Aging, along with death and taxes, is one of the few absolutes in life. And physical assistance will inevitably be needed for the strongest and healthiest of us. Based on several different studies involving thousands of interviews, IQS Research has conducted, we have identified several patterns involving how decisions are made for in-home elder care and medical services for aging parents and grandparents.

In this case, we’re not referring to in-facility care, assisted living, or nursing homes. Perhaps a wife has had a fall, and her

resulting condition makes it impossible for the husband to physically provide the care needed. Or a spouse passes, and the surviving person has difficulty managing his or her affairs without assistance.

Our market research studies focus on care that is needed in a elderly person’s or couple’s home. Basically, the individuals who are not yet in need of full-time care, but instead need services like a visiting nurse to dispense medication and check health status; companions to play cards and watch TV with; assistance with home chores, cooking, or personal care.

One of the challenges of in-home care is understanding and accepting who the major players are. And of course this can be different from family to family, but what our research has shown is that in the vast majority of cases, it is the eldest daughter of the family that makes the final decisions about parental continuing care. Even if the oldest child is a son, it is the oldest daughter who takes the reins in decision making and monitoring. If parents are capable of living at home, they will have a say, of course, but the responsibility of obtaining care lands most often on the daughter.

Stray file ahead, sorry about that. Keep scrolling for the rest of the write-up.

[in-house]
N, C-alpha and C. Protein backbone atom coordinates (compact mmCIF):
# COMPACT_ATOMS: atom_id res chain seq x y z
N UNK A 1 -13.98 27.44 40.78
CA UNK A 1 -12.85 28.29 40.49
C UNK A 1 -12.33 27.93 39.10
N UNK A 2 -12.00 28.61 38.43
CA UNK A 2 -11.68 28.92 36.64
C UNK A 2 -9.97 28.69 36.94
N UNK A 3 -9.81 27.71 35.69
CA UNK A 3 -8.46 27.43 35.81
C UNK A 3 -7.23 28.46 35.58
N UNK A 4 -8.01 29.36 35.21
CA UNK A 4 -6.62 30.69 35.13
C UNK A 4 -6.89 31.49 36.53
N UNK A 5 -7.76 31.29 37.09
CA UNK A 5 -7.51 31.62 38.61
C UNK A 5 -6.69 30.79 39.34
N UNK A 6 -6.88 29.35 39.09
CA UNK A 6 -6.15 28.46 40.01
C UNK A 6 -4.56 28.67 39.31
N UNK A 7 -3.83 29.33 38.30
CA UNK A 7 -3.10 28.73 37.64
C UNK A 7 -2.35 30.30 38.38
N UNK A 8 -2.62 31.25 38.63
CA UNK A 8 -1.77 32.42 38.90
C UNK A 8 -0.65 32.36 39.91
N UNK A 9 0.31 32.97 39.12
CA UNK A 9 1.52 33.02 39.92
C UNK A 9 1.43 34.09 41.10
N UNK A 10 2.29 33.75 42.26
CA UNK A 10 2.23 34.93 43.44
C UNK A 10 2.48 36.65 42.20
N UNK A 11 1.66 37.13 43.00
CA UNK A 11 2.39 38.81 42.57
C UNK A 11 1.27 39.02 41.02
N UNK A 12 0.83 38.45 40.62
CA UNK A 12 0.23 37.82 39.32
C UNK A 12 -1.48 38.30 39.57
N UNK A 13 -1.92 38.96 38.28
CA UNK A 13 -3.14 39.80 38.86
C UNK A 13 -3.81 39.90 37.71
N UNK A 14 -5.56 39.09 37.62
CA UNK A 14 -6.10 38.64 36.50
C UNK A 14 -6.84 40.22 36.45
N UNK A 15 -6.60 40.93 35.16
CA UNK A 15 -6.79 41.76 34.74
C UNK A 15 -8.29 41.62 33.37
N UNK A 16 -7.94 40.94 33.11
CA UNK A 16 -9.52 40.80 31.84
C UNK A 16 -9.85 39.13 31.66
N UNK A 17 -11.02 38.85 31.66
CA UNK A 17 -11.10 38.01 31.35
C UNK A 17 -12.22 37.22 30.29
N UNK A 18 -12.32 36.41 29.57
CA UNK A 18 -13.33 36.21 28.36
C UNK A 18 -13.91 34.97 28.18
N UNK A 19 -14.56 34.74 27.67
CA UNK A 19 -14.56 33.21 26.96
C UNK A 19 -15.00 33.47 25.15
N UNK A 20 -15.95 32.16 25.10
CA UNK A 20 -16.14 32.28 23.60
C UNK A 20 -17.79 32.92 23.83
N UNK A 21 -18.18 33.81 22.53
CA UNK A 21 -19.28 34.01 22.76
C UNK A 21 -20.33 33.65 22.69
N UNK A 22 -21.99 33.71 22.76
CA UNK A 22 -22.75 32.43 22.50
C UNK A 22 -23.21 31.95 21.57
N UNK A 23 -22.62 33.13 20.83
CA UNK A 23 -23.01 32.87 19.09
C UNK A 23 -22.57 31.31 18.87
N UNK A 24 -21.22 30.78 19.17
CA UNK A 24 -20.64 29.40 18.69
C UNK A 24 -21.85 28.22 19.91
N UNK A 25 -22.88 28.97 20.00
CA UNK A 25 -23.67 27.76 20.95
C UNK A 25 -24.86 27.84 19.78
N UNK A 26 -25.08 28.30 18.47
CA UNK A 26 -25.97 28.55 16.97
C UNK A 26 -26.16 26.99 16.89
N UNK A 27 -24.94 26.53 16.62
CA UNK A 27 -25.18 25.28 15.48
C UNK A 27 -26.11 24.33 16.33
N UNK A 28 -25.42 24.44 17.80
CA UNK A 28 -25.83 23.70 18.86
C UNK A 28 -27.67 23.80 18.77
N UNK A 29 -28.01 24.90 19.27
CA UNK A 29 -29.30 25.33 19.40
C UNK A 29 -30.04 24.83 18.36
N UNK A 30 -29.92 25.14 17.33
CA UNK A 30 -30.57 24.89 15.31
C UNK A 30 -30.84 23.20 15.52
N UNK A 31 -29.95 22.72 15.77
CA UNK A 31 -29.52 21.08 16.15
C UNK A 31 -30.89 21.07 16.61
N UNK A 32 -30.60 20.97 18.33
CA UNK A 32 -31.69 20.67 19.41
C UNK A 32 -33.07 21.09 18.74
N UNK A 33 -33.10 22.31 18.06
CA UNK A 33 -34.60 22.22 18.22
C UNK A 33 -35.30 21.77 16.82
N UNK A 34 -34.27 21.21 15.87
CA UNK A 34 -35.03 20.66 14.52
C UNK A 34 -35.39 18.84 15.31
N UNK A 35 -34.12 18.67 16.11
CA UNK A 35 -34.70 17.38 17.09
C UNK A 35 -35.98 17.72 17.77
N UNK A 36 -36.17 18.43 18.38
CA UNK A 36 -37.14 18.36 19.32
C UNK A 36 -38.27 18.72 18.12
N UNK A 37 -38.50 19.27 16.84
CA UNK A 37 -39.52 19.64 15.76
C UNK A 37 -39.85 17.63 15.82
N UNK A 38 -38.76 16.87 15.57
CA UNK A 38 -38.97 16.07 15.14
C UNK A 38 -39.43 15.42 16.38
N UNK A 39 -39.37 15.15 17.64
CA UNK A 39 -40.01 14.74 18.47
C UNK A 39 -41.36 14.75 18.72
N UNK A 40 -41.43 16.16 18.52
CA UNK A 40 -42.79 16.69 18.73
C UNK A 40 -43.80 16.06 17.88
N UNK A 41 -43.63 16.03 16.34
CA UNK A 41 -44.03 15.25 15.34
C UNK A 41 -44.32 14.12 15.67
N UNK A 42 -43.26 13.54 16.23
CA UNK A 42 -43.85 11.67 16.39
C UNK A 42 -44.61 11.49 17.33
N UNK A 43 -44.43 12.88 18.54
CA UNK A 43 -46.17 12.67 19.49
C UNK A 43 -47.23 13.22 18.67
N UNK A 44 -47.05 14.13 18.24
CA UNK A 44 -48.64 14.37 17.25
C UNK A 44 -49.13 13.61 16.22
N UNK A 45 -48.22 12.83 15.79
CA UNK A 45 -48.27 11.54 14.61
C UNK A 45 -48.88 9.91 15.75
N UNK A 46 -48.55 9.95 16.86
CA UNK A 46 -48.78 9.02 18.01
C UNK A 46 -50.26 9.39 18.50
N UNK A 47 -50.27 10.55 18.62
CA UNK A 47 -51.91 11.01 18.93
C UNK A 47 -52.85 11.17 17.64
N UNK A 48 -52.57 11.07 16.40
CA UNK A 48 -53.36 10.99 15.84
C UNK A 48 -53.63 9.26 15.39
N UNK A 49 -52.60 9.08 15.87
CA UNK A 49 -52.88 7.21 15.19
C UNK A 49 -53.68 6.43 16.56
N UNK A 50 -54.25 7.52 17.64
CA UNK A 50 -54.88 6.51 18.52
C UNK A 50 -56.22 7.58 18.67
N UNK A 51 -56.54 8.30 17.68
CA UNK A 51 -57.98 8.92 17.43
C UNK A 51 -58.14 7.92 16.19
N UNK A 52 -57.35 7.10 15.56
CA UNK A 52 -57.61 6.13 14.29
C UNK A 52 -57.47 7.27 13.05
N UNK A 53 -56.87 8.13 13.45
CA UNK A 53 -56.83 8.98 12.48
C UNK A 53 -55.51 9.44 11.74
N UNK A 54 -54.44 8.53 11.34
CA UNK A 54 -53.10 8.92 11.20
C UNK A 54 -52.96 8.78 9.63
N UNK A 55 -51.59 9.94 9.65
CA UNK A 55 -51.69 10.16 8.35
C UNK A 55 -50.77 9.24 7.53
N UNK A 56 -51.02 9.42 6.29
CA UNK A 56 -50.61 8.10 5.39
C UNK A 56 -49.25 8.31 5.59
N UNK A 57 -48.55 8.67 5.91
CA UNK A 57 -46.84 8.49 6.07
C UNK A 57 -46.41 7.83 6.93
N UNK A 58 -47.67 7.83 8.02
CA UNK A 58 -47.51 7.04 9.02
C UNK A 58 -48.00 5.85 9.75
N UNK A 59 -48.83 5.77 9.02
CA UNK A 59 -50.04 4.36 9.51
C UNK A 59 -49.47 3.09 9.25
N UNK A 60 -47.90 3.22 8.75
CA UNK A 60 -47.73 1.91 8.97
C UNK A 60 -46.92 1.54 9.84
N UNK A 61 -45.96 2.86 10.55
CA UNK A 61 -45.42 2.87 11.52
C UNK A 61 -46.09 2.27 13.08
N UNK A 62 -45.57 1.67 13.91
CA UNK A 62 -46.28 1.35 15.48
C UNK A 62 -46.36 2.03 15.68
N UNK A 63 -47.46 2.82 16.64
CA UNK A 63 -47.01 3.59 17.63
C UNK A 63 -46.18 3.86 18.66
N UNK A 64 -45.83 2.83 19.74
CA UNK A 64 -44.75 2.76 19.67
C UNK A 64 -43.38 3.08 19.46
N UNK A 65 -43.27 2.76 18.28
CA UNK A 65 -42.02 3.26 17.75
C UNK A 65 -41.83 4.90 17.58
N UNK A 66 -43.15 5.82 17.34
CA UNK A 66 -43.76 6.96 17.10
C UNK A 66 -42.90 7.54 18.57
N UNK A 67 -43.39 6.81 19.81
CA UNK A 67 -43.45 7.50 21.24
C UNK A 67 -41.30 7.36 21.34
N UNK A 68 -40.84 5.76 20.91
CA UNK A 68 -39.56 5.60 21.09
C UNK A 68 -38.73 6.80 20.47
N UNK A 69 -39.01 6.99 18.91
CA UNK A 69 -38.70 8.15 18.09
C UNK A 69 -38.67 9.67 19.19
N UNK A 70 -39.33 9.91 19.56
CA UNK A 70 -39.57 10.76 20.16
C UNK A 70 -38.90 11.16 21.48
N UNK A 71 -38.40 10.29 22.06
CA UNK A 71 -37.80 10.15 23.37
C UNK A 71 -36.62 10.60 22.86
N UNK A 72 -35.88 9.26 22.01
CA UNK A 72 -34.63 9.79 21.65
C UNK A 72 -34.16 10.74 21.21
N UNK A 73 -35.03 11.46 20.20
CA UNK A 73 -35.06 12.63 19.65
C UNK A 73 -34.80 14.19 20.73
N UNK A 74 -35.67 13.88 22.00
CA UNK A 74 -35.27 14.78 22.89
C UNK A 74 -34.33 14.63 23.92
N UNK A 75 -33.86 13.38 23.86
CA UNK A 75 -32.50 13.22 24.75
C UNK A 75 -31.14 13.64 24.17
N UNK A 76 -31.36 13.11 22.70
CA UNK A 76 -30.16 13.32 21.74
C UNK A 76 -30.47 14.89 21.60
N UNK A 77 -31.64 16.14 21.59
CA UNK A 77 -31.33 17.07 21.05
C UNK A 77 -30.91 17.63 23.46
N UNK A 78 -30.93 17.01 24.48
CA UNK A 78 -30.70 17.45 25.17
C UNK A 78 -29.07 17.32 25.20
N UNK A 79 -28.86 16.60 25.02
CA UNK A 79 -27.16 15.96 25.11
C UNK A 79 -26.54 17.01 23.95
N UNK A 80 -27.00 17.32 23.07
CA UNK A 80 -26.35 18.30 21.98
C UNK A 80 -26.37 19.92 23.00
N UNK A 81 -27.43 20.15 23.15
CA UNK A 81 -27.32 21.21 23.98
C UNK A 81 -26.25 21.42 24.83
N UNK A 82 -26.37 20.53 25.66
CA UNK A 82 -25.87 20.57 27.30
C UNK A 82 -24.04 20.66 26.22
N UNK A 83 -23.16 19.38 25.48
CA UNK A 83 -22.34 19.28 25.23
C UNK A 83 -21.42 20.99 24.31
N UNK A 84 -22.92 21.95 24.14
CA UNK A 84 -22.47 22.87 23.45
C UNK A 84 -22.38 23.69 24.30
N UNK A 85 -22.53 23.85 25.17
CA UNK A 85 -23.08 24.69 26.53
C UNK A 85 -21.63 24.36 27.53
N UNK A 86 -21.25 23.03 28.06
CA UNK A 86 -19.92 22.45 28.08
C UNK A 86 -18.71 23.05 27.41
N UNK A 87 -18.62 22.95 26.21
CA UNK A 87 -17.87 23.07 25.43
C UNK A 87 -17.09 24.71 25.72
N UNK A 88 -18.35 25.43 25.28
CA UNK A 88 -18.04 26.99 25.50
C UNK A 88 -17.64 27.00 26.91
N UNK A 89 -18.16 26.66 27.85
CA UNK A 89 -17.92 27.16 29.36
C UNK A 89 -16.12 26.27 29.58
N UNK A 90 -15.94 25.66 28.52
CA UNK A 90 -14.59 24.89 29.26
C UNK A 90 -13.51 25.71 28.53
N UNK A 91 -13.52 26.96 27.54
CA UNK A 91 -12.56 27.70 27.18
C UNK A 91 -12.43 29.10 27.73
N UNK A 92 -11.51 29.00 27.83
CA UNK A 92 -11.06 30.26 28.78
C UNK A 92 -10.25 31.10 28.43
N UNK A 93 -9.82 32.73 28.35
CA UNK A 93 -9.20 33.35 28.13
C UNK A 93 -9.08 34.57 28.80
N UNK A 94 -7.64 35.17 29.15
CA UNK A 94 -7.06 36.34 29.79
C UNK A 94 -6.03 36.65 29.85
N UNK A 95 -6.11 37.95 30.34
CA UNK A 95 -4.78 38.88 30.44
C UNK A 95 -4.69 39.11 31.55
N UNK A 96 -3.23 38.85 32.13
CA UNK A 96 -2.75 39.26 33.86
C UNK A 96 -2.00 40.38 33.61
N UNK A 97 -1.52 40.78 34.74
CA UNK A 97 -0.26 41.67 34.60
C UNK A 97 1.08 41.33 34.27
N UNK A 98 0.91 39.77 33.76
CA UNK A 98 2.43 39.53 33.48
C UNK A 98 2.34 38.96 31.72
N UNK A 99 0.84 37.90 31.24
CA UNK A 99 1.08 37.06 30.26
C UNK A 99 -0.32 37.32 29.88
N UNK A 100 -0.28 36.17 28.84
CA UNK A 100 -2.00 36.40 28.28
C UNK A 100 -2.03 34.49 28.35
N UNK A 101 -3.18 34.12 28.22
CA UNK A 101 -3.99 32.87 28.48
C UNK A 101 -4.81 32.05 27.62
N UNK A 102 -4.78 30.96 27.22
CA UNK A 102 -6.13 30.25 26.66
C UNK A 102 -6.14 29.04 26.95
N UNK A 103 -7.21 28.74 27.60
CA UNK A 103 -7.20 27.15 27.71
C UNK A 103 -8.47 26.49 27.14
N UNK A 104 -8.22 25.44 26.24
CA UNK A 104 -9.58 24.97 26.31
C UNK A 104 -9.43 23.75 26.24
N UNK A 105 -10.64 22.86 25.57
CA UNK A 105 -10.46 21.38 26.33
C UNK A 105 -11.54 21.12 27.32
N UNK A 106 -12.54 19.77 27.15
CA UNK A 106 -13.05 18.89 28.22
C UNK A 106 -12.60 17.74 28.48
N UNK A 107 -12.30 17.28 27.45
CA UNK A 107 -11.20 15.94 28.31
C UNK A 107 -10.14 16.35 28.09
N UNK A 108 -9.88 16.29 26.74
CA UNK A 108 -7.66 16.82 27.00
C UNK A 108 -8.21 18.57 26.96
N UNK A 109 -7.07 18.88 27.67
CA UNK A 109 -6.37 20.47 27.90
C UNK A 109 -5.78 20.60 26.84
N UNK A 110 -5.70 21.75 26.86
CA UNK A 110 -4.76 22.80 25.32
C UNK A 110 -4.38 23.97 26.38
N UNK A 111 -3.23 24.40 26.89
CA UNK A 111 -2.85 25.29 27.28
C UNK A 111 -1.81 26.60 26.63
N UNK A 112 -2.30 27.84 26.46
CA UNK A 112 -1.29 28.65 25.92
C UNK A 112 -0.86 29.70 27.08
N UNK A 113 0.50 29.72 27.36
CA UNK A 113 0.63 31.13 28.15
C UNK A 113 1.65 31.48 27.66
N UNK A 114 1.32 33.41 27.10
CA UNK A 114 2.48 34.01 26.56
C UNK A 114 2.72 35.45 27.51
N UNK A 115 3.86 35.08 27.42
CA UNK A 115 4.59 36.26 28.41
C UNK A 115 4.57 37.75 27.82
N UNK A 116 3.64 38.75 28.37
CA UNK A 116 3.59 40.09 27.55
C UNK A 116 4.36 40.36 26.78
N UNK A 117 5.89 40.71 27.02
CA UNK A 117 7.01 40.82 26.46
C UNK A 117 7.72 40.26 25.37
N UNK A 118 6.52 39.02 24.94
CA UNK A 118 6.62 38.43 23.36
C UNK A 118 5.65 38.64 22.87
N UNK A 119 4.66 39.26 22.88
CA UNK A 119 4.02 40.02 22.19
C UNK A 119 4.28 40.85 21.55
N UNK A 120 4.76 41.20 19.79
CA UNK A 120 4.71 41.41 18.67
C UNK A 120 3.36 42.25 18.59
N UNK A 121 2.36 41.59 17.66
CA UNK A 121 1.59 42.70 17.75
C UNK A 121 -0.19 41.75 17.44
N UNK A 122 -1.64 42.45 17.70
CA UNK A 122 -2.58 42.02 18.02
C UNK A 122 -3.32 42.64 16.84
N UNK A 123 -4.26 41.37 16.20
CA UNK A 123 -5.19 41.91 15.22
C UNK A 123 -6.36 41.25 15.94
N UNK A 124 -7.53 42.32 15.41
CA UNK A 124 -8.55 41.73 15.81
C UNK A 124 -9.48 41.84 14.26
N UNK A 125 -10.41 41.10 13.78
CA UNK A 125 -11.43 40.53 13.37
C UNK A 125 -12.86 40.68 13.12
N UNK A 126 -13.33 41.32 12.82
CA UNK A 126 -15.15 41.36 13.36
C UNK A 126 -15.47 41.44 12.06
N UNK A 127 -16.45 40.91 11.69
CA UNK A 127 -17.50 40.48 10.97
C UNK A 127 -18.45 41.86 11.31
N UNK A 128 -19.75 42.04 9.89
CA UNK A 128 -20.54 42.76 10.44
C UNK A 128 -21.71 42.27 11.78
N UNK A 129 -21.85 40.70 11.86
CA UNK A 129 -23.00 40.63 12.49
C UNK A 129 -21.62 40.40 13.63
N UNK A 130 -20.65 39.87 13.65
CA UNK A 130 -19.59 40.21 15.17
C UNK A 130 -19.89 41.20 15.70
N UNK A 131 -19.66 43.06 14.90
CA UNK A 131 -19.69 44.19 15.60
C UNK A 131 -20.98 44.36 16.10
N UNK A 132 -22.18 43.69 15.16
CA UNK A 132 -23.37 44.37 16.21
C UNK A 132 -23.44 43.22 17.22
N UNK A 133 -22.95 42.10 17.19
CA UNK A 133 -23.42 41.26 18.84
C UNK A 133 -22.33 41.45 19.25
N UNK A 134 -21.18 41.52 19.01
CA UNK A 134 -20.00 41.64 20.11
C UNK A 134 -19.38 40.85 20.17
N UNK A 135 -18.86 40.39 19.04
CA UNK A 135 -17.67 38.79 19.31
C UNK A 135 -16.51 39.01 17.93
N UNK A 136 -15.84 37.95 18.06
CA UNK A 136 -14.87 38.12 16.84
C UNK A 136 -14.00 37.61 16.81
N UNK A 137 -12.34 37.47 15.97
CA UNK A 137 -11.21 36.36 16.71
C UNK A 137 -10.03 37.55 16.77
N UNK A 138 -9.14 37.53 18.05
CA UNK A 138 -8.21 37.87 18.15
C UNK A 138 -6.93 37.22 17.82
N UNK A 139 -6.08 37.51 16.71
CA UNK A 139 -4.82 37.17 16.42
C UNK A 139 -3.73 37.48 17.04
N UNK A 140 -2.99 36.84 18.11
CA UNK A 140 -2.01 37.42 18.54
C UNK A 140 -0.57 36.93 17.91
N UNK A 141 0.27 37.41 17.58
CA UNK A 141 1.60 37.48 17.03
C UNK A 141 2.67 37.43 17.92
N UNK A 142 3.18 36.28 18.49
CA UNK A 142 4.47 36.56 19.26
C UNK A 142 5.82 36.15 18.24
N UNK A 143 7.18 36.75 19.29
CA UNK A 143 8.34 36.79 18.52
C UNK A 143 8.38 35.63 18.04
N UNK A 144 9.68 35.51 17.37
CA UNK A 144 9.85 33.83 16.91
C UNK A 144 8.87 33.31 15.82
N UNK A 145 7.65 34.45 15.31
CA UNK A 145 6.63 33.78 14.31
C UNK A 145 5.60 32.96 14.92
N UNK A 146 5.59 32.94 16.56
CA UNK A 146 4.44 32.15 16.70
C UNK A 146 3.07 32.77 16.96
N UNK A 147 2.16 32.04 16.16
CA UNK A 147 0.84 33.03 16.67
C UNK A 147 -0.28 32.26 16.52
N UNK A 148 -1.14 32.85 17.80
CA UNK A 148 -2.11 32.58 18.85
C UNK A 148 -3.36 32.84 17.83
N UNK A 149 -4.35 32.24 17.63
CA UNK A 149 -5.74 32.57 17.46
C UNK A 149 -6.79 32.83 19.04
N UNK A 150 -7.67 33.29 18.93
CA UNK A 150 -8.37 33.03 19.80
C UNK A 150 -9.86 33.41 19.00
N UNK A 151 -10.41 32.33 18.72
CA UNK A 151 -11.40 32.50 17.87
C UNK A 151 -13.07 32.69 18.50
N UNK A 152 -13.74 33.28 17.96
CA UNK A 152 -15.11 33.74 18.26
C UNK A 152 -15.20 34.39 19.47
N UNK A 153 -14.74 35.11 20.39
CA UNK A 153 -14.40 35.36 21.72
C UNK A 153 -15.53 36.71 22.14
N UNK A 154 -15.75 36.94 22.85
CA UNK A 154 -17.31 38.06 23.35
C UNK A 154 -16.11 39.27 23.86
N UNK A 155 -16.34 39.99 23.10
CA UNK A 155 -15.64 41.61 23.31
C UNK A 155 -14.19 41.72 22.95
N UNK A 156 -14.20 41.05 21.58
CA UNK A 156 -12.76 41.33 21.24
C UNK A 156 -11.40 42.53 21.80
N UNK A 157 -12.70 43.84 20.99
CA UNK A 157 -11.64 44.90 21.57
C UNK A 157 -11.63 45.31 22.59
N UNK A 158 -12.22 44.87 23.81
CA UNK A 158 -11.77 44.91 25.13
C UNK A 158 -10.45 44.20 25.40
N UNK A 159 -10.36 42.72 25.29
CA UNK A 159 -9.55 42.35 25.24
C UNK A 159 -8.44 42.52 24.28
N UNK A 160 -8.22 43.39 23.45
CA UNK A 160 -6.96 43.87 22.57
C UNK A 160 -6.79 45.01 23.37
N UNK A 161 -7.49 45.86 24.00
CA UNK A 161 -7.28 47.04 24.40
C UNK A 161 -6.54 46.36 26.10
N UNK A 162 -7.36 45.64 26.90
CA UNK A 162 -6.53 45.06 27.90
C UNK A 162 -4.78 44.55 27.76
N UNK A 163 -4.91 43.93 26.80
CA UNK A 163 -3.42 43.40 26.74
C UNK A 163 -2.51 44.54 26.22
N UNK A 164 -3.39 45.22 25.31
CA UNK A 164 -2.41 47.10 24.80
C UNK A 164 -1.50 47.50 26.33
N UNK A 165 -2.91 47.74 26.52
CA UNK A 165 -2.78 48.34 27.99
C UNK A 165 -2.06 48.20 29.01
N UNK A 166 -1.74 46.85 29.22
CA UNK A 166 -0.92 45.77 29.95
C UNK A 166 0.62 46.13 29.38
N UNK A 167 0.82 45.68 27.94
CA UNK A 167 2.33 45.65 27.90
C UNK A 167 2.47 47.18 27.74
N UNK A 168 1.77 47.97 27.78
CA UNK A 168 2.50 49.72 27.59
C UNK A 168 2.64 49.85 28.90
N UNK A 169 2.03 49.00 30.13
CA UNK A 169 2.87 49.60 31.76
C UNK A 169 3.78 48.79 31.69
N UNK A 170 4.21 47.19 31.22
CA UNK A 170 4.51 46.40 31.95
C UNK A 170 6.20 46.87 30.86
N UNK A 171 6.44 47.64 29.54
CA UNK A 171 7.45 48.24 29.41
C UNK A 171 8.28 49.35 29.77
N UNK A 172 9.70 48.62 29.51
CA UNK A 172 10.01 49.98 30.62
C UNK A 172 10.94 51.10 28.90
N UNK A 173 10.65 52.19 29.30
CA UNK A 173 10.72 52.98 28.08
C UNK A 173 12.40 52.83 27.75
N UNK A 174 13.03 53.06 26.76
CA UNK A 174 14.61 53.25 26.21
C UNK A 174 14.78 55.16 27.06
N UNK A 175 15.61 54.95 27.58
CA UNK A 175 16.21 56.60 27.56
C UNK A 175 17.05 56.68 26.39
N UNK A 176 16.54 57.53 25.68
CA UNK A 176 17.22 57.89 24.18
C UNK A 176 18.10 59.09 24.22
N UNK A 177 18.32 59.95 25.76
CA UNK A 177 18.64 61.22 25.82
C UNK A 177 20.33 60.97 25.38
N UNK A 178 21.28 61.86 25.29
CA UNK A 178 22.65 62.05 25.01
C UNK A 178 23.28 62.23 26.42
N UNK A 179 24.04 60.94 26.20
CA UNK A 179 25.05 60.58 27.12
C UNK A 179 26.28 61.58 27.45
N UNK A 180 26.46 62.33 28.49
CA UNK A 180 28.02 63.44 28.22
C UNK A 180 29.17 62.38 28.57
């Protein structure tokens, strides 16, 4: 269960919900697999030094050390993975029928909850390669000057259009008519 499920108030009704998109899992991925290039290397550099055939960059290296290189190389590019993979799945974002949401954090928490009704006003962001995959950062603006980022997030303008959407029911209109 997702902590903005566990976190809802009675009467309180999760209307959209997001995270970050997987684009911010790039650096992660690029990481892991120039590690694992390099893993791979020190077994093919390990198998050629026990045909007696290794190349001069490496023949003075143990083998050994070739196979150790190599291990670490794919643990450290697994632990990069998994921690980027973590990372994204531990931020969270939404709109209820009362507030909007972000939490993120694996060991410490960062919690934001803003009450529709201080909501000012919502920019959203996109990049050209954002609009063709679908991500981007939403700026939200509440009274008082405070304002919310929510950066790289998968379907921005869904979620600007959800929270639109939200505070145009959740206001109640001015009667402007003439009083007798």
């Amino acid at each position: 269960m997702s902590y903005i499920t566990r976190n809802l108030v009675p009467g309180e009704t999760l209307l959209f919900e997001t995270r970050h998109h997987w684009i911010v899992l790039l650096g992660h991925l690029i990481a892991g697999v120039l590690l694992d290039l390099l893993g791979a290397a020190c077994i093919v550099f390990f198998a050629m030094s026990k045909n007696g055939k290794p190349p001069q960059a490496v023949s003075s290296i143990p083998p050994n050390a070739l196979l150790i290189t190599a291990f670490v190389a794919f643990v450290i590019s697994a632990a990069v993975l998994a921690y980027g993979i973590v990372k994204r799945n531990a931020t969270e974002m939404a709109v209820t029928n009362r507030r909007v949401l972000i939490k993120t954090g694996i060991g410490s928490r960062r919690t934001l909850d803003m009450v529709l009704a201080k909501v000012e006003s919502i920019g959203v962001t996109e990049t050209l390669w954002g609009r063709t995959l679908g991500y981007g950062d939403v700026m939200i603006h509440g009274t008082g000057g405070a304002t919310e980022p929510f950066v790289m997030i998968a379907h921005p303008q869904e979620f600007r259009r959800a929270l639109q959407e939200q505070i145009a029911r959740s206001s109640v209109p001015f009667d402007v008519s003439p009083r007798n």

Interestingly, what siblings are willing to pay for is different along gender lines. Now, neither gender child is often willing to hire companion care, but a son is much more likely to hire home nursing and personal care/hygiene than daughters. That might sound bad at first, but beneath this is the “guilt factor.” This refers to the fact that in most cases, the daughter resists outsourcing these types of services because she feels as though she should be providing her parents that type of care herself.  There are also differences between willingness to purchase services depending on whether the recipient is the mother or father.

So what does all this mean for home medical service providers?

Basically this: as you market your services, it’s important to look at who you’re marketing to. Most senior care marketers figured out a long time ago that the information should have been geared to the children of the seniors, rather than the seniors themselves. Using medical market research can help find the answers.

There is no doubt the decision process is complex and there are many variables beyond the scope of this post.  But what our research is showing is that the marketing material should even be more gender-specific. Use language that assuages the “guilt factor,” that speaks to the daughter, and that helps the children of the parents make the decisions that makes the process of choosing home care much smoother.

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